Section » Church Acoustics

Cheap Fix for Church’s Acoustical Problems

A local church recently moved into their new facilities. sanctuary is multi-purpose, with the permanent, and larger, sanctuary yet to be built. This multi-purpose space has a nice hardwood basketball court type flooring, a high ceiling and hard, flat, tall and parallel walls typical of multi-use space.

Like most similar spaces, the acoustics leave much room for improvement due in large part to sound bounce (reverberation). Sound from the speakers goes out nicely over the congregation, kits all of these nice hard surfaces and bounces (echos) all over the room. This echo greatly impacts the listening experience, making music less clear and vocals much harder to understand.

There are a number of solutions that will help remedy this, many of them quite expensive. I was quite intrigued by a number of posts on the internet talking about using Sonotubes(R) to diffuse sound to keep it from bouncing around. Sonotubes are not some magical acoustic treatment, they are the tubes contractors use as forms for pouring concrete pillars. Like a paper roll tube on steroids, these industrial grade cardboard tubes, when cut in half and mounted on the wall, diffuse the sound, scattering it instead of echoing it, greatly improving sound quality. Carefully cut in have and mounted to the wall, they look like architectural treatments. To see the concept, see www.jdbsound.com/work/art558.html.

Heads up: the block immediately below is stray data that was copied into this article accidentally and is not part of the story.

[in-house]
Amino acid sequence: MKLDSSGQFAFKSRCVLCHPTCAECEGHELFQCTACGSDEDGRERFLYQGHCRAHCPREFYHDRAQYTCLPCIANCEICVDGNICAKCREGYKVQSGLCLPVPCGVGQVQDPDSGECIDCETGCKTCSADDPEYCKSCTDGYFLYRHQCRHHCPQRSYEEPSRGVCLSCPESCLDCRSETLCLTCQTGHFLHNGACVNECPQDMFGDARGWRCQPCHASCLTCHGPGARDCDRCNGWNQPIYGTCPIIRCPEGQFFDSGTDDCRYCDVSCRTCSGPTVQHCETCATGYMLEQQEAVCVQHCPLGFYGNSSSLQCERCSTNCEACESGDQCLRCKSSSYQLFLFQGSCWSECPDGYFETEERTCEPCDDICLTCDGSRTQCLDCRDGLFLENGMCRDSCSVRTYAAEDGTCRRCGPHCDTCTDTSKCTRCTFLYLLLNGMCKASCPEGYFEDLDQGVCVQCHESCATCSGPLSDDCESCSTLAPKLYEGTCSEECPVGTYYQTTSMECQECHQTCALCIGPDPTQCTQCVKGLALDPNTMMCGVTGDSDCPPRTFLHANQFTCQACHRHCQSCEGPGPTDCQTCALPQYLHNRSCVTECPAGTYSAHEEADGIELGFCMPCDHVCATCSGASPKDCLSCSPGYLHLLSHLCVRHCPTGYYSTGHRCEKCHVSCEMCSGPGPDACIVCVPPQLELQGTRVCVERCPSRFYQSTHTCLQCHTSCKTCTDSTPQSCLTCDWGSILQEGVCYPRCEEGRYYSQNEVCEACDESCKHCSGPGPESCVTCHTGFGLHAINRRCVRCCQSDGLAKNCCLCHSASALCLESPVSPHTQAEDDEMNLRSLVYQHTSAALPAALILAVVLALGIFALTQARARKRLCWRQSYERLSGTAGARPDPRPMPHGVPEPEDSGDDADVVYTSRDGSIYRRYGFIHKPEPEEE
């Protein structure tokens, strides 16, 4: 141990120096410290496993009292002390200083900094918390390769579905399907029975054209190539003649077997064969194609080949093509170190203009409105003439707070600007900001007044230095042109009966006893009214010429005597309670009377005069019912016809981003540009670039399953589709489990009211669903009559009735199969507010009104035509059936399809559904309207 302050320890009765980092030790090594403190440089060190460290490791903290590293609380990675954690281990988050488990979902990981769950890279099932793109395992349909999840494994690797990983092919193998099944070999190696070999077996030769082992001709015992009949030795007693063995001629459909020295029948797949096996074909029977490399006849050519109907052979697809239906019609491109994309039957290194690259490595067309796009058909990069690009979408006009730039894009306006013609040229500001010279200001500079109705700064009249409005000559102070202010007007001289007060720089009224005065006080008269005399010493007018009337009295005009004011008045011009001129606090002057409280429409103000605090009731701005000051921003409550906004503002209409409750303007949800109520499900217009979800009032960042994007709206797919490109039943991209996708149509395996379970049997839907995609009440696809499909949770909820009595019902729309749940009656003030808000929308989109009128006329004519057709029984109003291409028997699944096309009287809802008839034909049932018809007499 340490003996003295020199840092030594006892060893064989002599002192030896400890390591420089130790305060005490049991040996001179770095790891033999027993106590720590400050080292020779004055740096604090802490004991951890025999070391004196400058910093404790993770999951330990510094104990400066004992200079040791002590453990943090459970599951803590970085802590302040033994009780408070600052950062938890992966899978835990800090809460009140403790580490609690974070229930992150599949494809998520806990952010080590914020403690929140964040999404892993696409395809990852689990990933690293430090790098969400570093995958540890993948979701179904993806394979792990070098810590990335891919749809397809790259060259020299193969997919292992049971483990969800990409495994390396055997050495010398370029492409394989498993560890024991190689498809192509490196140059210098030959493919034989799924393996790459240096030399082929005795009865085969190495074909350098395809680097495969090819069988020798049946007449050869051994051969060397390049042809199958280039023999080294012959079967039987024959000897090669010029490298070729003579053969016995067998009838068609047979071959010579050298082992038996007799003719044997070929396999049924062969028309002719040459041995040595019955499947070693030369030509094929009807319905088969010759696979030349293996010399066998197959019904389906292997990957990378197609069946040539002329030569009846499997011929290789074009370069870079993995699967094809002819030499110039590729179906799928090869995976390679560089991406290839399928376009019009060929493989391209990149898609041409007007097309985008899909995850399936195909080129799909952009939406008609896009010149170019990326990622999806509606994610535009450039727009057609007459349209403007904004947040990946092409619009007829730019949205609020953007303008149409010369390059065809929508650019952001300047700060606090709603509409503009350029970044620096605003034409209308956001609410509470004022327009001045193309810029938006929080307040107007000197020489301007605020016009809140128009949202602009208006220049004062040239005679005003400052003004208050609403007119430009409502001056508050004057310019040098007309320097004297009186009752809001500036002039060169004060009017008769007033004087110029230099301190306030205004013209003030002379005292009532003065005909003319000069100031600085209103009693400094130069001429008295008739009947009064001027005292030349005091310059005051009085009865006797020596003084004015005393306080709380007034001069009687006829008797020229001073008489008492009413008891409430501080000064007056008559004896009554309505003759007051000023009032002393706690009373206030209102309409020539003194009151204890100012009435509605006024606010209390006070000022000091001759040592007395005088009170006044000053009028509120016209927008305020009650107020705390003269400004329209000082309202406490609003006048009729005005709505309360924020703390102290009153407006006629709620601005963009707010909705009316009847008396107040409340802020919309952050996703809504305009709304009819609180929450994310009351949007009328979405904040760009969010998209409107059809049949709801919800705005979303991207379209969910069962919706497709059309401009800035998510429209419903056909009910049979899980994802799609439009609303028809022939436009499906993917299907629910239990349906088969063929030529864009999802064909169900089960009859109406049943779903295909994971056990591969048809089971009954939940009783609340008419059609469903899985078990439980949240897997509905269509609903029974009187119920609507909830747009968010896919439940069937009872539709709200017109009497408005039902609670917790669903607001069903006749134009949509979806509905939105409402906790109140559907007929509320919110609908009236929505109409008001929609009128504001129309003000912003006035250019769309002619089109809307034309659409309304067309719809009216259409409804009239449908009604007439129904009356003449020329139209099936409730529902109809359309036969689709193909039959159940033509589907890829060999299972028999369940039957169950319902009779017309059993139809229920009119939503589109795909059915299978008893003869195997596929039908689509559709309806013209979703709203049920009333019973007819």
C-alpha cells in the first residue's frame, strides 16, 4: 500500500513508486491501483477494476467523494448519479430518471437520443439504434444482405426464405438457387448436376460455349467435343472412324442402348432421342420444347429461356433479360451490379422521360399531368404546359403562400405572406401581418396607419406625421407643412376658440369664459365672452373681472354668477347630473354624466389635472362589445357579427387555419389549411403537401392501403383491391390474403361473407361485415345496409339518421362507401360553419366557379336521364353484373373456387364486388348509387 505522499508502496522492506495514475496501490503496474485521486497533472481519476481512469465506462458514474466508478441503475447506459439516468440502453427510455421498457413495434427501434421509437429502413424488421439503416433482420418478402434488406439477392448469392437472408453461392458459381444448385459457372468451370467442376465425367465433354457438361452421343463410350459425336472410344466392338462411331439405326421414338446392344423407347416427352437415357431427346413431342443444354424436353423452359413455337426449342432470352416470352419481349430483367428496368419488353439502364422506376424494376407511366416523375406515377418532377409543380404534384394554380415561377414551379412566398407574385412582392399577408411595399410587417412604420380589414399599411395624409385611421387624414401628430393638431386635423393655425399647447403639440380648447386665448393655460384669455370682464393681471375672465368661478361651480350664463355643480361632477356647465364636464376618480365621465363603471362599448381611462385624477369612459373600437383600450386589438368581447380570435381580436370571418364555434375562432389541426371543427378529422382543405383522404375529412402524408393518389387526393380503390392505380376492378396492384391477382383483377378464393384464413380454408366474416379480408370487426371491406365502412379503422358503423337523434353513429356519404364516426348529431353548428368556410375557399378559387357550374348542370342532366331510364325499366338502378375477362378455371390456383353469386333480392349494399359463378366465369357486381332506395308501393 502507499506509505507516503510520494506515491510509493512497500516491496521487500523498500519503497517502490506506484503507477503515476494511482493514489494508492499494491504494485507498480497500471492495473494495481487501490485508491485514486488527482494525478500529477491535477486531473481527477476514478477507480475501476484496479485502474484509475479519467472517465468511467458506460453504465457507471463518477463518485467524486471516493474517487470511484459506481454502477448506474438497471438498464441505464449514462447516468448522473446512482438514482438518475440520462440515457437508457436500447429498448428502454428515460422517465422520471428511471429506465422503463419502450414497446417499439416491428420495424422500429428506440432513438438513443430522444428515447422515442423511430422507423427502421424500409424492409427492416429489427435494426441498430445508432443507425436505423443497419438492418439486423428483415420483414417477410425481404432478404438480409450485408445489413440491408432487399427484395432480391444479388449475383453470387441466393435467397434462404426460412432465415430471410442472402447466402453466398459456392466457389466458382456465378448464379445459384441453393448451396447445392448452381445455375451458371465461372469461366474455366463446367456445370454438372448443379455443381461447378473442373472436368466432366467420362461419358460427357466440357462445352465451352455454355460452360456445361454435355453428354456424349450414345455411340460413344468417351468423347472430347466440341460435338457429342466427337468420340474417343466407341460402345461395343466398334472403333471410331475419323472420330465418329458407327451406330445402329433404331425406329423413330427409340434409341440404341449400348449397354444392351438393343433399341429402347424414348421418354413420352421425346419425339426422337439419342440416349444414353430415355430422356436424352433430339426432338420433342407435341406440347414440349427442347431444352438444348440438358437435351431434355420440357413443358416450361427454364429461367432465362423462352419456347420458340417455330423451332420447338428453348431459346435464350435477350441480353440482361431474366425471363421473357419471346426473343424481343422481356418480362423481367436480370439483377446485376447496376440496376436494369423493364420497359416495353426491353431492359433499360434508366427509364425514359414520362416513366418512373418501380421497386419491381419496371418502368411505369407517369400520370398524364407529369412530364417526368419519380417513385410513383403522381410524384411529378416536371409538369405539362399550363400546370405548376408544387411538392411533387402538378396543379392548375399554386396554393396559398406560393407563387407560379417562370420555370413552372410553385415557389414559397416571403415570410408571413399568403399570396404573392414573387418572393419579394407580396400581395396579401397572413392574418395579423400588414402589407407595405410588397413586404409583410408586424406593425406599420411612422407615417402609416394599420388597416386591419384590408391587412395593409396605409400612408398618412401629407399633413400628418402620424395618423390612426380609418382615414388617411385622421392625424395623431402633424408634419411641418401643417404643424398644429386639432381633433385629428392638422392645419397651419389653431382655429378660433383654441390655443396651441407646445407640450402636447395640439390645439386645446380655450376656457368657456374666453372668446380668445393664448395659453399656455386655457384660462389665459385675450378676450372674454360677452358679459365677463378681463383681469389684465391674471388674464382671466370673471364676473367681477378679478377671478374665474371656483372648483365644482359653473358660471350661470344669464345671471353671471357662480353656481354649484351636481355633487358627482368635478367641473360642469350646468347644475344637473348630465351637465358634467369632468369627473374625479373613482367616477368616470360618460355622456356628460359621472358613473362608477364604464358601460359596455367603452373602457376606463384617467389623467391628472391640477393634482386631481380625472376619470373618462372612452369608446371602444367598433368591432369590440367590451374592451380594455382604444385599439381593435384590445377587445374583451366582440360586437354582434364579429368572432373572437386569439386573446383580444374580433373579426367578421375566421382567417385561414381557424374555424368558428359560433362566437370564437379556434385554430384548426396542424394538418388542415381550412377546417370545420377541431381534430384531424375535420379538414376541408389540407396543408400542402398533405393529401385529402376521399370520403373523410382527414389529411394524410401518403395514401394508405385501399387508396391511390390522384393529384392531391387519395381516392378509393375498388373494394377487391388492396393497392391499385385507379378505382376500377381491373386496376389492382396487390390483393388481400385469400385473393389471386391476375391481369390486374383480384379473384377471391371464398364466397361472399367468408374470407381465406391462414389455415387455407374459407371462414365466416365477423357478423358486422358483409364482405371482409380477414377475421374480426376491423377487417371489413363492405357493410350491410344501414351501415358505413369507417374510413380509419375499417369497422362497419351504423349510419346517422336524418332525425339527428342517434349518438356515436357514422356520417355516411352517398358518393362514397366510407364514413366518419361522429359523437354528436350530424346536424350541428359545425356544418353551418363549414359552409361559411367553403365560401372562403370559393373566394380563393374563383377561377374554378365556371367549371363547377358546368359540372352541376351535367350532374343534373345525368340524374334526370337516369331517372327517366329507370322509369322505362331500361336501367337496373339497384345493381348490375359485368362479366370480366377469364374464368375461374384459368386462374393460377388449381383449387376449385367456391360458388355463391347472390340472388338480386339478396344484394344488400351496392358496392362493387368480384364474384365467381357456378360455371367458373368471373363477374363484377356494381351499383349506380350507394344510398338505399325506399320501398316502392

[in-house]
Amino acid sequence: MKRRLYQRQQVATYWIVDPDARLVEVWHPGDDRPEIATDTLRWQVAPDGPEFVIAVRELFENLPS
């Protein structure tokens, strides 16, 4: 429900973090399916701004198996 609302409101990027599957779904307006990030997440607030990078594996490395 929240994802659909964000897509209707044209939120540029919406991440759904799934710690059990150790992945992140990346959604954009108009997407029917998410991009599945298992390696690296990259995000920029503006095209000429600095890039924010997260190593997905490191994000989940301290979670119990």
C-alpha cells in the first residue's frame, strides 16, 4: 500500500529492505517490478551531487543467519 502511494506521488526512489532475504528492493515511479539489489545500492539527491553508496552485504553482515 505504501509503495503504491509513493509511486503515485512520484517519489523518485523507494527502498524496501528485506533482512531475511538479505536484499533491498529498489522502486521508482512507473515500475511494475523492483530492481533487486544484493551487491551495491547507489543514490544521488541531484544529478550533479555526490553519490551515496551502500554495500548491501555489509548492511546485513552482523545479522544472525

While you can have an audio consultant come in and solve the problem, many churches have little money after a building program to spare, so here is the “poor man’s” solution.

Get a number of Sonotubes (new not used) and carefully cut them down the middle. Typically you will use either the 18″ or 24″ tubes. Dress the cut edges so they are straight and smooth. Working from the pictures from the web site above, place the Sonotubes against the walls directly across the room from the stage area and on the sides as needed. What you are trying to do is to break up the large flat wall areas with the diffusers. One church I read about placed the tubes on boards and leaned the boards against the walls, moving them around and experimenting to get the best sound. Once you know the location and spacing, then the church can permanently mount them to the wall, usually flush to the wall. Paint the tubes the same color as the wall and voilla, instant sound improvement and architectural treatment! It was even suggested by a friend that you could put lights in them like a large wall sconce to provide indirect lighting.

That said, the best way to solve these types of acoustical problems is to avoid them in the first place by getting an Audio/Visual engineer involved during the design process. However, if you have already built and need an inexpensive solution, this may work the trick.


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